Artificial Intelligence is here, and it’s here to stay. What many people don’t realize is that they’ve already been using AI for years. If you’ve ever asked Siri or Alexa for anything, used a chatbot on a website or asked Waze or Google Maps for directions, you’ve probably used AI.
Although, generative AI is what’s recently grabbed everyone’s attention.
Generative AI is a system that generates content, whether it be text, images or video in response to a prompt from someone.
Generative AI has made the power of artificial intelligence the most accessible it’s ever been. Anyone can go to OpenAI, create a free ChatGPT account and ask AI for almost anything–and statistics have shown that they do.
A recent study conducted by Picnic, a social media platform for Gen-Z to explore, create, and engage with online communities, called The AI Pulse of Gen-Z: Gen-Z’s Unfiltered Truth About AI looks at how artificial intelligence integrates itself into the lives of Generation Z, the group born between 1995 and 2012.
Surveying nearly 2,500 participants, ages 13-18, the results found that Gen-Z can’t be pigeonholed into a single opinion regarding AI. Let’s take a look at the multifaceted views Gen-Z has on the role of AI in our society.
Awareness of AI
With rapid technological advancement, each new generation will continue becoming more and more tech-savvy. Gen-Z has grown up experiencing technological advances through computers, phones, TVs, etc., so the survey findings around Gen-Z’s awareness of AI were no surprise. The survey indicates that almost 83%of respondents say they know what AI is and 78% say they previously used AI.
While older generations are playing catch-up with AI, Gen-Z is immersed in it. This puts them in a good position to leverage AI both personally and professionally.
We know Gen-Z is using AI, but how and where are they using it? Let’s look at some of the areas where Gen-Z is both noticing and utilizing AI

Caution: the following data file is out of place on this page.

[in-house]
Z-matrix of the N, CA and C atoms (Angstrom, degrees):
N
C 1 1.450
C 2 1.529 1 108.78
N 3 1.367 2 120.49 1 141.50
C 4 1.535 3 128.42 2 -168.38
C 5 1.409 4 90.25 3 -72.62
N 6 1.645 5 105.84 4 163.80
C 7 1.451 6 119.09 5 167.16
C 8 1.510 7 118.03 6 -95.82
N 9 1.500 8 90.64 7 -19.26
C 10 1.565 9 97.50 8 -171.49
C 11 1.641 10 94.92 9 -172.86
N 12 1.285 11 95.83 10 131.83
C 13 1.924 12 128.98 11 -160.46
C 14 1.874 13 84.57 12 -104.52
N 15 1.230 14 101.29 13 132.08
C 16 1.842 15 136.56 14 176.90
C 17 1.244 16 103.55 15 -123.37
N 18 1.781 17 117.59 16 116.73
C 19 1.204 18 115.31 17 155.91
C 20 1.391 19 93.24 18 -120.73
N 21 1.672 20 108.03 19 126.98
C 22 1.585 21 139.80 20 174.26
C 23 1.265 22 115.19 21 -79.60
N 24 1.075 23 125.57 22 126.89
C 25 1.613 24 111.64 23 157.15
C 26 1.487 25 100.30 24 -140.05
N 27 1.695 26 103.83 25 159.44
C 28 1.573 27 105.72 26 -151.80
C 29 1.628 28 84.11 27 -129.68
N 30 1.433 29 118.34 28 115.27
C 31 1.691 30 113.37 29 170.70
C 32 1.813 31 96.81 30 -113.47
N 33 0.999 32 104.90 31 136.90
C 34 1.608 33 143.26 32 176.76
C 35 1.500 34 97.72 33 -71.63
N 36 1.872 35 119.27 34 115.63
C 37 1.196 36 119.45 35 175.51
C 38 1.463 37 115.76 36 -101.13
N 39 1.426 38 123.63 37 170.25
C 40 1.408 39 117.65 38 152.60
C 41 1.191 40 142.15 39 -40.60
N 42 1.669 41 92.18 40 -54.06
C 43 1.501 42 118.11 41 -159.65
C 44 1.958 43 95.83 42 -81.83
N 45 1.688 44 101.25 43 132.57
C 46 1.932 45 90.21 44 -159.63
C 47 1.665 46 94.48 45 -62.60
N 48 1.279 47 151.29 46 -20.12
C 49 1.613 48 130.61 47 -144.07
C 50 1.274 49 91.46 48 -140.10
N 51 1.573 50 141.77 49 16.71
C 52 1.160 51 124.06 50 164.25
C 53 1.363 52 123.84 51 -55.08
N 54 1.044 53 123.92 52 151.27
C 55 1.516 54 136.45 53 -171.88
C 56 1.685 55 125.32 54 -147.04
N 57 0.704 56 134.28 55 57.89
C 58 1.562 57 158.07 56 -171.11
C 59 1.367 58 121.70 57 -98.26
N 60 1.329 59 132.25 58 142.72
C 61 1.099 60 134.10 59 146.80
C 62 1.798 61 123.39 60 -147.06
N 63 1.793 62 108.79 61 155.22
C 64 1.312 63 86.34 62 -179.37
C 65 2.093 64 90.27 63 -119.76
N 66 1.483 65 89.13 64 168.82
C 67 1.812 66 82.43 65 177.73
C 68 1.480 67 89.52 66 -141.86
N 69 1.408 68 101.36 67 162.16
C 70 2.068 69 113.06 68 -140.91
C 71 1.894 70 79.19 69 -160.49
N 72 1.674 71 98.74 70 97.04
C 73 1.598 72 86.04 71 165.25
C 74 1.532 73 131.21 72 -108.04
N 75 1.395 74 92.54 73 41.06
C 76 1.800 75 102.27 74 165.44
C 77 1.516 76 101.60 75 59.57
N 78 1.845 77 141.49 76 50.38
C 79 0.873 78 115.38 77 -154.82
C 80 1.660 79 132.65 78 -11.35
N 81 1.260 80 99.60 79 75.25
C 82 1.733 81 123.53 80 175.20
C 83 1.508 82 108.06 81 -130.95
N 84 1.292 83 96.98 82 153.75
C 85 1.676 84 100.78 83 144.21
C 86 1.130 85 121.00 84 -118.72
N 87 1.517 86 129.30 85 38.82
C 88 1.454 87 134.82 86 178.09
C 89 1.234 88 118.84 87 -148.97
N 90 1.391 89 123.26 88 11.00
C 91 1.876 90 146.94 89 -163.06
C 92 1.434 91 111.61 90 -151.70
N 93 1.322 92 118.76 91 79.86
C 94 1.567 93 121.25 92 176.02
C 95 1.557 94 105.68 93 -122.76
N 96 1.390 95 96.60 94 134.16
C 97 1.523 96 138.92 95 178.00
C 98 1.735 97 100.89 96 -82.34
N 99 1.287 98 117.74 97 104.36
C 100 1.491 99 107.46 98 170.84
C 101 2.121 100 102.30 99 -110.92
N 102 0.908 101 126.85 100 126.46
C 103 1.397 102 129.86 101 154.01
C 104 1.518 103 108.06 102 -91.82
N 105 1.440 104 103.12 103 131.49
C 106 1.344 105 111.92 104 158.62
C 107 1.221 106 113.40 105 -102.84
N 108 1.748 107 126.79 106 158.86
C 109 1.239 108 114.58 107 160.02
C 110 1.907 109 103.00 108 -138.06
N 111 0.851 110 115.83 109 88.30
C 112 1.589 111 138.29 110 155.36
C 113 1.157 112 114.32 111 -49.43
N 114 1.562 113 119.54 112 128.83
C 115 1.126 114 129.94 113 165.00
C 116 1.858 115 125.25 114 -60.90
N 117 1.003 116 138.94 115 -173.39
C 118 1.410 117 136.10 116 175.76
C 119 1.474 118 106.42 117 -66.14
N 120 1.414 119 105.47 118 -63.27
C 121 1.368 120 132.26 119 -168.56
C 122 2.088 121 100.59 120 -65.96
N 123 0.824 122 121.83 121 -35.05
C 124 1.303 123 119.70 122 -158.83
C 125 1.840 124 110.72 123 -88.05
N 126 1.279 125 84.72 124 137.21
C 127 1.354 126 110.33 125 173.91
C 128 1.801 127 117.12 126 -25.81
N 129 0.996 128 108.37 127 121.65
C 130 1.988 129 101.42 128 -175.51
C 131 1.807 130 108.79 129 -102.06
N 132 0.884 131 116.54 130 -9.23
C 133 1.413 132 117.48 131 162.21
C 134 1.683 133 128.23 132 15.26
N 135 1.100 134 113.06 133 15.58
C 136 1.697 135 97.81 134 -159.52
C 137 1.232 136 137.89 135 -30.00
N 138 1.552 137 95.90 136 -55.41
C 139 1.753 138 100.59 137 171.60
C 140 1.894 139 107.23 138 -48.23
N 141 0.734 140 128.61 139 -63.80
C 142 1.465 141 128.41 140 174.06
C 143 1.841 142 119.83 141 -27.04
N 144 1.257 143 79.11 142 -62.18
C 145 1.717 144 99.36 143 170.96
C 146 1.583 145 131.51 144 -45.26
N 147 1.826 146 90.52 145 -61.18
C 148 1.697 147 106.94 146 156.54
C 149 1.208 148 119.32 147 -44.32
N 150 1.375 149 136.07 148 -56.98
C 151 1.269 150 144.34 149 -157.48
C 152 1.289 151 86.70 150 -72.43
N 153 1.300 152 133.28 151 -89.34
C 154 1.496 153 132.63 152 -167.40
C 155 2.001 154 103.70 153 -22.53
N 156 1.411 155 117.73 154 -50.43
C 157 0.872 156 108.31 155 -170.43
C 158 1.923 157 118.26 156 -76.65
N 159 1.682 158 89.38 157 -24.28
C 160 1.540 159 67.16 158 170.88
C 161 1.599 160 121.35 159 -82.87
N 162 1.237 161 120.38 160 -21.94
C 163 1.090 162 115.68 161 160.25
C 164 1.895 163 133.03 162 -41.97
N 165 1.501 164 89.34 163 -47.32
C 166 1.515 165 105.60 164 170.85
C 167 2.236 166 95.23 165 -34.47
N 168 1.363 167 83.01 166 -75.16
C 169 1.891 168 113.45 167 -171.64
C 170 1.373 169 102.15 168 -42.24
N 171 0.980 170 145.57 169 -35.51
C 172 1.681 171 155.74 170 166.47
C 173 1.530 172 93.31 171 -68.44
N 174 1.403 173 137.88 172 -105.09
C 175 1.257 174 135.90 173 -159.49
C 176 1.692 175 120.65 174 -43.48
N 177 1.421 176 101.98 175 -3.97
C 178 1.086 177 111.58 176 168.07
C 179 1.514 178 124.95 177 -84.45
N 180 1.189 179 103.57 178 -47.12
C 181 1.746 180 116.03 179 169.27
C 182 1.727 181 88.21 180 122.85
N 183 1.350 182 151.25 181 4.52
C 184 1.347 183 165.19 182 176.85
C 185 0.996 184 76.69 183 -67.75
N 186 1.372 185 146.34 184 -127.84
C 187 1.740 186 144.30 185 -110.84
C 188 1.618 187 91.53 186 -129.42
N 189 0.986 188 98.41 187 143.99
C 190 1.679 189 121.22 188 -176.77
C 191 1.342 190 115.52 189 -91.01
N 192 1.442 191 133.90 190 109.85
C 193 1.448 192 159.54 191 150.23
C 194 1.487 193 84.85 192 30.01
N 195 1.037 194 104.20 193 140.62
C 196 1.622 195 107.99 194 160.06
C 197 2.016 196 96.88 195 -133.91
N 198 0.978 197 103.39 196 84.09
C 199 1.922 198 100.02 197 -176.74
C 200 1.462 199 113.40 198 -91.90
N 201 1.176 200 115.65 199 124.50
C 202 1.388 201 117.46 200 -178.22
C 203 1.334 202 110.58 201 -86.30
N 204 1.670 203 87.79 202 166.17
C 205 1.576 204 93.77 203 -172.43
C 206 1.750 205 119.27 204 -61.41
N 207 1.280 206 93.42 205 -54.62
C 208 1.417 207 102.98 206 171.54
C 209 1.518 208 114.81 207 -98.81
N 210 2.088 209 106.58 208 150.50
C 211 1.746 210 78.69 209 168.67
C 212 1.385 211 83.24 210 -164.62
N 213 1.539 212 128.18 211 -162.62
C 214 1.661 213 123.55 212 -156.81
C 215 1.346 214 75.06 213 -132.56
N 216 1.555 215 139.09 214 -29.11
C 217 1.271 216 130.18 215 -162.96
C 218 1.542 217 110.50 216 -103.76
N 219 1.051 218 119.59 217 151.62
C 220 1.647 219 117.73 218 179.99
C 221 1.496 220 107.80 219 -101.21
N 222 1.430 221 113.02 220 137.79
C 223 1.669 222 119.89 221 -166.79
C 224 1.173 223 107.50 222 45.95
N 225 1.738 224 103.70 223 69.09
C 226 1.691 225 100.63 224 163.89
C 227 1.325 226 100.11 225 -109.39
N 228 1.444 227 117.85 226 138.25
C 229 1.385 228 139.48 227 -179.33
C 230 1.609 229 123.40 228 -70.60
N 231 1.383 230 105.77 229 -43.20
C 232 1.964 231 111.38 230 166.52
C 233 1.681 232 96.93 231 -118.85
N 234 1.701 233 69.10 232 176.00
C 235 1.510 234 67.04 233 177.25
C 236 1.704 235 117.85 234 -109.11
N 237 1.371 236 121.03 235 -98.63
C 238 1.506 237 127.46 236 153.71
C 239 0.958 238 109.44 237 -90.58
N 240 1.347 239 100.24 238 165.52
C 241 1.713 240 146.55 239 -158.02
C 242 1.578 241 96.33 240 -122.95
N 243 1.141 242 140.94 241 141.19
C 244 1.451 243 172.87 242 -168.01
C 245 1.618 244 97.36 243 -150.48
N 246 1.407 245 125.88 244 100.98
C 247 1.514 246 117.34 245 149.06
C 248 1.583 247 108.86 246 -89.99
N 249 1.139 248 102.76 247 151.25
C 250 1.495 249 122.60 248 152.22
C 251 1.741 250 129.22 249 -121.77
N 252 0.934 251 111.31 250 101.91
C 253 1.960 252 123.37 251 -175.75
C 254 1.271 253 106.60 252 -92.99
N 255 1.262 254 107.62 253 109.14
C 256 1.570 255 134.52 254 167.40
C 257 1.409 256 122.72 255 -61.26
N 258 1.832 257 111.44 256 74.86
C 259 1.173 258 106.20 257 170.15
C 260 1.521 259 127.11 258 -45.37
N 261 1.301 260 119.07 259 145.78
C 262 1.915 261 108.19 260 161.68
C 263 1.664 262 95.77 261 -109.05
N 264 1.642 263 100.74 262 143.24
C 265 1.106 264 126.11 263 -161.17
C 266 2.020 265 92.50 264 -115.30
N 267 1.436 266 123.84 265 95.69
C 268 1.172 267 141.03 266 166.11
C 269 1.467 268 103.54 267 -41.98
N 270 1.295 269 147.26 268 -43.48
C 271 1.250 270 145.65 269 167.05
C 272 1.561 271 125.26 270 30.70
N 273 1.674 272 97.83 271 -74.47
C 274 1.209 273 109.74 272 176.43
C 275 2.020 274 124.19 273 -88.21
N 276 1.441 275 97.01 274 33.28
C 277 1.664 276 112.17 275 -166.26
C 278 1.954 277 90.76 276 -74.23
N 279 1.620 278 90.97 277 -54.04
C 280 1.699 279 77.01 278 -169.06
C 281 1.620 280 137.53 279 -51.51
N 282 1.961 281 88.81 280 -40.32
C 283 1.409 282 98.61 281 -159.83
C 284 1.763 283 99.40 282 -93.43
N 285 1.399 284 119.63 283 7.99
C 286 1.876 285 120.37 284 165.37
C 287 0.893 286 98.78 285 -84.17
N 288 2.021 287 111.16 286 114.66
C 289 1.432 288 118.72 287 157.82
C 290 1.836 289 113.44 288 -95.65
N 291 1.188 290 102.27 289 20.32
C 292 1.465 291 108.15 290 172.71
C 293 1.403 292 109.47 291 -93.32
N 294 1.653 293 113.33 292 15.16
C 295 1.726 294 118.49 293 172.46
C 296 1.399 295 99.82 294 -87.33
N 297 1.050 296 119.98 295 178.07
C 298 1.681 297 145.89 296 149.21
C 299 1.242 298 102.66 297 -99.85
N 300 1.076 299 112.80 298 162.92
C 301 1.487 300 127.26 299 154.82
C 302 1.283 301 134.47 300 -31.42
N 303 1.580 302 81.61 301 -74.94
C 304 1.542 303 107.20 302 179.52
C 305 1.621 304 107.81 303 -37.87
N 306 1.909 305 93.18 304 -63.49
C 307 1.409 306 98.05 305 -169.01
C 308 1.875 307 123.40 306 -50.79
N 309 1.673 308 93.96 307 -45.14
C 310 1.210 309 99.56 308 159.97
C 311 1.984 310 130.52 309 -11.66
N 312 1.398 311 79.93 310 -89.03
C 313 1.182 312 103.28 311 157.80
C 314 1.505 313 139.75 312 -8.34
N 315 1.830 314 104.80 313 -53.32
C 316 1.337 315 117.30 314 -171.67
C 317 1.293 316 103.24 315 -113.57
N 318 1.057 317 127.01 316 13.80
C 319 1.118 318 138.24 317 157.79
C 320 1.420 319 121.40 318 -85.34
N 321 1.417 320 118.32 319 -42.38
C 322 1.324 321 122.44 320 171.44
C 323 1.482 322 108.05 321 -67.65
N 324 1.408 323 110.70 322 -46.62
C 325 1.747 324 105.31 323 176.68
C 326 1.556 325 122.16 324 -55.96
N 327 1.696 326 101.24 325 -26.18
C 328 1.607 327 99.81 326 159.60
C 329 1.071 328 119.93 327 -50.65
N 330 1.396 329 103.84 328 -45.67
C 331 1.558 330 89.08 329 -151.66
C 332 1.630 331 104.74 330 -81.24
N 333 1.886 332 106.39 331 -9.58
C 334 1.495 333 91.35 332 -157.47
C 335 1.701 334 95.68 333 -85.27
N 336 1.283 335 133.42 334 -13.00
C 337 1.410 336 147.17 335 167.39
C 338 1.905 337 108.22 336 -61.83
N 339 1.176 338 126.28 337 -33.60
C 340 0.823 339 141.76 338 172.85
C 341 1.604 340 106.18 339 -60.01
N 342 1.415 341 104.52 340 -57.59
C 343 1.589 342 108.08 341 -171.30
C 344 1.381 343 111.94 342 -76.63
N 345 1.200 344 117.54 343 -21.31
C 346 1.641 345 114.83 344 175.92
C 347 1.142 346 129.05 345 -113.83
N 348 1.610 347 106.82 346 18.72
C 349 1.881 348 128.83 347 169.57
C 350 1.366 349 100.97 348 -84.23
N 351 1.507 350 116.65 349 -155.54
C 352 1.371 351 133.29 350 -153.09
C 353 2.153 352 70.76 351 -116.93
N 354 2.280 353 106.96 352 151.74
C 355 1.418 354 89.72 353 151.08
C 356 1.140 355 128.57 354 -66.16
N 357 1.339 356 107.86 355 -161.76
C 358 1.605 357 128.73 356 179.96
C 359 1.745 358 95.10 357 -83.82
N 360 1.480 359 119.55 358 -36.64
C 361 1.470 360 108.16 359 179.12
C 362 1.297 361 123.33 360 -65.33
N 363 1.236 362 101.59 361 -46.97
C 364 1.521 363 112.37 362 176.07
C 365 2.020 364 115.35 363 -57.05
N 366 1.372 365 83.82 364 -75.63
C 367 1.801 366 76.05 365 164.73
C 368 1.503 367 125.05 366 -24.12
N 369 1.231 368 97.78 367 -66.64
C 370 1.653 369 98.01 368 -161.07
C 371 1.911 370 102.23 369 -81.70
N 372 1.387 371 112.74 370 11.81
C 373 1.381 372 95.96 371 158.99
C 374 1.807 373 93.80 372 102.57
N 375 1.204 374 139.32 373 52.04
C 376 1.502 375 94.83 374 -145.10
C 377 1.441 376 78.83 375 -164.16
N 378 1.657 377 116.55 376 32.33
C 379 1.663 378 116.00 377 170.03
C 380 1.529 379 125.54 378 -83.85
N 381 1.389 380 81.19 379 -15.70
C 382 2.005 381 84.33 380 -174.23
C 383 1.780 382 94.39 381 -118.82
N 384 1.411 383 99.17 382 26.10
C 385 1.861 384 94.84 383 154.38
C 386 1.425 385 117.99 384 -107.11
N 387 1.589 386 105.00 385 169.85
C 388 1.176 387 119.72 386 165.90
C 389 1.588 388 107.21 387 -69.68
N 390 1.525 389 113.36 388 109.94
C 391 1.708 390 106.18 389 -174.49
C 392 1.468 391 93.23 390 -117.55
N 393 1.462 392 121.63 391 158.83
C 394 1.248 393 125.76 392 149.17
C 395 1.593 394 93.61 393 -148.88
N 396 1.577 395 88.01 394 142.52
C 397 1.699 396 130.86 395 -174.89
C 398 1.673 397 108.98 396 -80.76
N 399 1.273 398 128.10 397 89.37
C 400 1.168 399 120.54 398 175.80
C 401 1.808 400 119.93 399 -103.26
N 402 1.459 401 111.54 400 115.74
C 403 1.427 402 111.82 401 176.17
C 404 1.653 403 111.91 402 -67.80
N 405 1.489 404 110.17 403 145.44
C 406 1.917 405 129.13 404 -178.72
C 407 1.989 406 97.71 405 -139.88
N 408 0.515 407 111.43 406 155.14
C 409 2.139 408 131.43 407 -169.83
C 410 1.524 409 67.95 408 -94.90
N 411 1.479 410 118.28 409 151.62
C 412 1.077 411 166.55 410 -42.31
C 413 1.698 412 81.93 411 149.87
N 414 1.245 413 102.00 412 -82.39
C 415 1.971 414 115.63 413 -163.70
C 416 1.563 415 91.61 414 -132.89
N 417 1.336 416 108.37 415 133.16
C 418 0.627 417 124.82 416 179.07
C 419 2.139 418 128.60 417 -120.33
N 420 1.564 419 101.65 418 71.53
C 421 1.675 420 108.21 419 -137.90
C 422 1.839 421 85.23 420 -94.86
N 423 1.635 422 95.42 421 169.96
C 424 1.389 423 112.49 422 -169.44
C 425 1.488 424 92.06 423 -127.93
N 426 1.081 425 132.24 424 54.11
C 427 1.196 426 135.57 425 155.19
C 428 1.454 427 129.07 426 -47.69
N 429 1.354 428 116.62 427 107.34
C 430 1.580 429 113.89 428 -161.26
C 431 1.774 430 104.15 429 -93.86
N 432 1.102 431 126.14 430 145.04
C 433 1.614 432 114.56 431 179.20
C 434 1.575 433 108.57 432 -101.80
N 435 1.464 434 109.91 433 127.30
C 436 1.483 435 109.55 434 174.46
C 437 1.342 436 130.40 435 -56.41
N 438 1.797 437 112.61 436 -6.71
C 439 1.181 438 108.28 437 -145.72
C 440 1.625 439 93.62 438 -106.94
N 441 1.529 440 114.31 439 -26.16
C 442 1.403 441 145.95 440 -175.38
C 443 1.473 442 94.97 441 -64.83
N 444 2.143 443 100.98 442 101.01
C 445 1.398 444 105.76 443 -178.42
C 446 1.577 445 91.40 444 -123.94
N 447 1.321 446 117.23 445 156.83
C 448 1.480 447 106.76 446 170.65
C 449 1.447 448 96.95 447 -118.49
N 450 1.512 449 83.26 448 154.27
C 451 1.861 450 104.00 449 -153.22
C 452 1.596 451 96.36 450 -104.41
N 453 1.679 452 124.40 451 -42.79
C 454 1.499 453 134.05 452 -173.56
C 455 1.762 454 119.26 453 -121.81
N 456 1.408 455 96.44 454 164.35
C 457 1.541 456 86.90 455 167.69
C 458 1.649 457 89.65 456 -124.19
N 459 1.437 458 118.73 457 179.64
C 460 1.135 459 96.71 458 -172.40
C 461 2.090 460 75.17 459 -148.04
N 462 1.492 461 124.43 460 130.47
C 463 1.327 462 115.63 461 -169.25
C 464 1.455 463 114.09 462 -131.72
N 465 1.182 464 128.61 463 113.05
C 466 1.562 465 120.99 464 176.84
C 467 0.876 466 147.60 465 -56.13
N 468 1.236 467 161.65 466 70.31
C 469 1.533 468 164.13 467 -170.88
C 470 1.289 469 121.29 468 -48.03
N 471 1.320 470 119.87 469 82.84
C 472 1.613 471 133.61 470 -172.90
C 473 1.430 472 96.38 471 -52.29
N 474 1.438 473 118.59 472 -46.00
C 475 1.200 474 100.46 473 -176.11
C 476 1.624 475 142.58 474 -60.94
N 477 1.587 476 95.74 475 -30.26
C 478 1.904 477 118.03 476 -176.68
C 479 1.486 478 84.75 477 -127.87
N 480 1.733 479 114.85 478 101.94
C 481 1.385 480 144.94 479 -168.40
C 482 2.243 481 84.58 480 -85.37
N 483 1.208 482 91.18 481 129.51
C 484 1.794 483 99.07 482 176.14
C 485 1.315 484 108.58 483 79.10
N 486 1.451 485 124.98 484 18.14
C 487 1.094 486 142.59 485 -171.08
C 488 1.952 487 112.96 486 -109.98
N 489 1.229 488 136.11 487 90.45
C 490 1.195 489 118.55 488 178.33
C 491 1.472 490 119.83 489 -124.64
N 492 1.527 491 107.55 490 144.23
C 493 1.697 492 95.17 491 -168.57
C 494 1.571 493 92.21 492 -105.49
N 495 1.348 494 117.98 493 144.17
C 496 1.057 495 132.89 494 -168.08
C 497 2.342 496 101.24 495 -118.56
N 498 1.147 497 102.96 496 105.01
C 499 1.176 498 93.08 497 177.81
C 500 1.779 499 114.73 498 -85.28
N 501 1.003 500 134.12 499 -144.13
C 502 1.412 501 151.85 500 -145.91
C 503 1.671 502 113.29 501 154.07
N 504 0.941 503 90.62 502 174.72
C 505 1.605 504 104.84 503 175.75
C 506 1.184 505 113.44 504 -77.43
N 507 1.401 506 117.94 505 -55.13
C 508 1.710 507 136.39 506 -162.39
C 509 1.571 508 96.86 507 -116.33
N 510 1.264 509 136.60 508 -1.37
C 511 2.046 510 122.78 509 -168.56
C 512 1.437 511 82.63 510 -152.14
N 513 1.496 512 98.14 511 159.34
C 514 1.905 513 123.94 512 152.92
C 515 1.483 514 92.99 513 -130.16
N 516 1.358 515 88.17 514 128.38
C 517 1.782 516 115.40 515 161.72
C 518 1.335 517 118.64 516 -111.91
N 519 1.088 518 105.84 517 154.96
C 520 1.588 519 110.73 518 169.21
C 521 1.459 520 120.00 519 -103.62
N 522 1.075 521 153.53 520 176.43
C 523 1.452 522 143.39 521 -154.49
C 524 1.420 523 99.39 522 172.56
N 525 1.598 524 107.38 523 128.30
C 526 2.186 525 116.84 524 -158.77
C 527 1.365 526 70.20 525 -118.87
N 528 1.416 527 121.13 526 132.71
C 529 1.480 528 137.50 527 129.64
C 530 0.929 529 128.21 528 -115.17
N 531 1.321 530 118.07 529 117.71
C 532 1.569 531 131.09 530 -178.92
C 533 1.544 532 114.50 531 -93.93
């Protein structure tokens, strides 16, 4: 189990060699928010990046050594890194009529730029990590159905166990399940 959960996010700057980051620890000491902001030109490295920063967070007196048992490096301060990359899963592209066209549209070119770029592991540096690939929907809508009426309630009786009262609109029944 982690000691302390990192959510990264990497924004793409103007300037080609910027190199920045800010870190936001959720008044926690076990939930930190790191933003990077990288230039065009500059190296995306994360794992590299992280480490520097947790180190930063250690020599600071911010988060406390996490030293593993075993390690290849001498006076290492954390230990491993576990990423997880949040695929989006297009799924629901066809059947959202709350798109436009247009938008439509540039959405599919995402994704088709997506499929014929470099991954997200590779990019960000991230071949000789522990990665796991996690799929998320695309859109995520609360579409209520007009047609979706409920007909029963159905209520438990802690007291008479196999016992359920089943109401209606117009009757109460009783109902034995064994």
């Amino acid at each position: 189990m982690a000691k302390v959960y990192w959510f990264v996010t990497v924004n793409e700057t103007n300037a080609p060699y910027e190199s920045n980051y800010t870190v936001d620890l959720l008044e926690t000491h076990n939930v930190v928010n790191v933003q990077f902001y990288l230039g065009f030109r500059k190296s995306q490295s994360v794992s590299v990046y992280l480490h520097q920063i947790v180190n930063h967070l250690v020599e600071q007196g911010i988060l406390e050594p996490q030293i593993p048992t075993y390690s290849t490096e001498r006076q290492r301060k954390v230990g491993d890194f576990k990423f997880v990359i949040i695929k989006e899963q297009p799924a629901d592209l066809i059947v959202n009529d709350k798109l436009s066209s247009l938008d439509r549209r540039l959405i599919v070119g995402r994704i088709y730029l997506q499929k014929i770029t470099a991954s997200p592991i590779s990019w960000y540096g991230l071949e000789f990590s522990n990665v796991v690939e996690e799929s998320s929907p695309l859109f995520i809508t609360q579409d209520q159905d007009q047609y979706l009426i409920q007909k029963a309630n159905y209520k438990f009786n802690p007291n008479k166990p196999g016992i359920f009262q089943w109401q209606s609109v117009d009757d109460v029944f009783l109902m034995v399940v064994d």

One facet the survey looked at was Gen-Z’s thoughts and feelings about using AI in mainstream education. The survey found that only 24% of respondents are using AI in school. This can be a double-edged sword because many people use AI as a research tool or as a cheating aid. Gen-Z is divided on how they feel about how AI is used in education. Roughly one third of respondents said they think using AI in school is cheating, another third disagreed, and the last third wasn’t sure.
Unlike in education, Gen-Z was far more accepting of the use of AI in the arts. Almost half of respondents said they wouldn’t think less of an artist who used AI in creating their material.
Fear of AI
One concern that Gen-Z shares with older generations is that AI may be used for purposes that aren’t beneficial to them. Roughly 45% are concerned that AI could adversely affect not only their own job prospects but that of their parents as well.
This is backed up by what we’ve seen in the real world. IBM recently announced that nearly 8,000 jobs could be replaced with AI and that they will implement that plan over the next several years. Emily Yuan, COO of Picnic, notes, “These hesitations highlight the need for comprehensive education, ethical guidelines, and transparent discussions surrounding AI to address Gen-Z’s concerns and empower them to navigate the AI landscape responsibly.”
Another worry expressed by 60% of the survey’s respondents is with the amount of data that AI collects. In order for AI to function, it requires an enormous amount of data. ChatGPT recently set a record for the fastest-growing user base. In January 2023, ChatGPT had 616 million visits and by June, it had 1.6 billion. ChatGPT remembers everything that its users type into it as well as everything it outputs.
While Gen-Z seems accepting of AI content creation overall, they appear to draw a line at AI using images and likenesses of individuals to impersonate them. More than half of respondents said they are concerned about AI being used to create explicit content using their likeness. 45% are worried about AI being used to impersonate them in general.
Gen-Z: Cautiously Optimistic about AI
The final analysis of the survey revealed that while Gen-Zers have concerns about AI’s impact, they also believe AI can have a positive effect on society and the world. Almost 88% said they think AI will likely be a world-changing technology (44.5% Yes, 43.4% Maybe), and almost 90% believe it could possibly benefit society (26.9% Yes, 62.4% Maybe).
Young adults seem to want to strike a balance between advocating for the technology’s use but also push for responsibility and accountability in its development. Gen-Z is in a perfect position to become the generation that drives this technology forward. Yuan punctuates this by noting, “Gen-Z’s perspectives, preferences, and ethical considerations will guide the ethical use of AI, drive innovation, and influence the design of AI systems that align with their values.”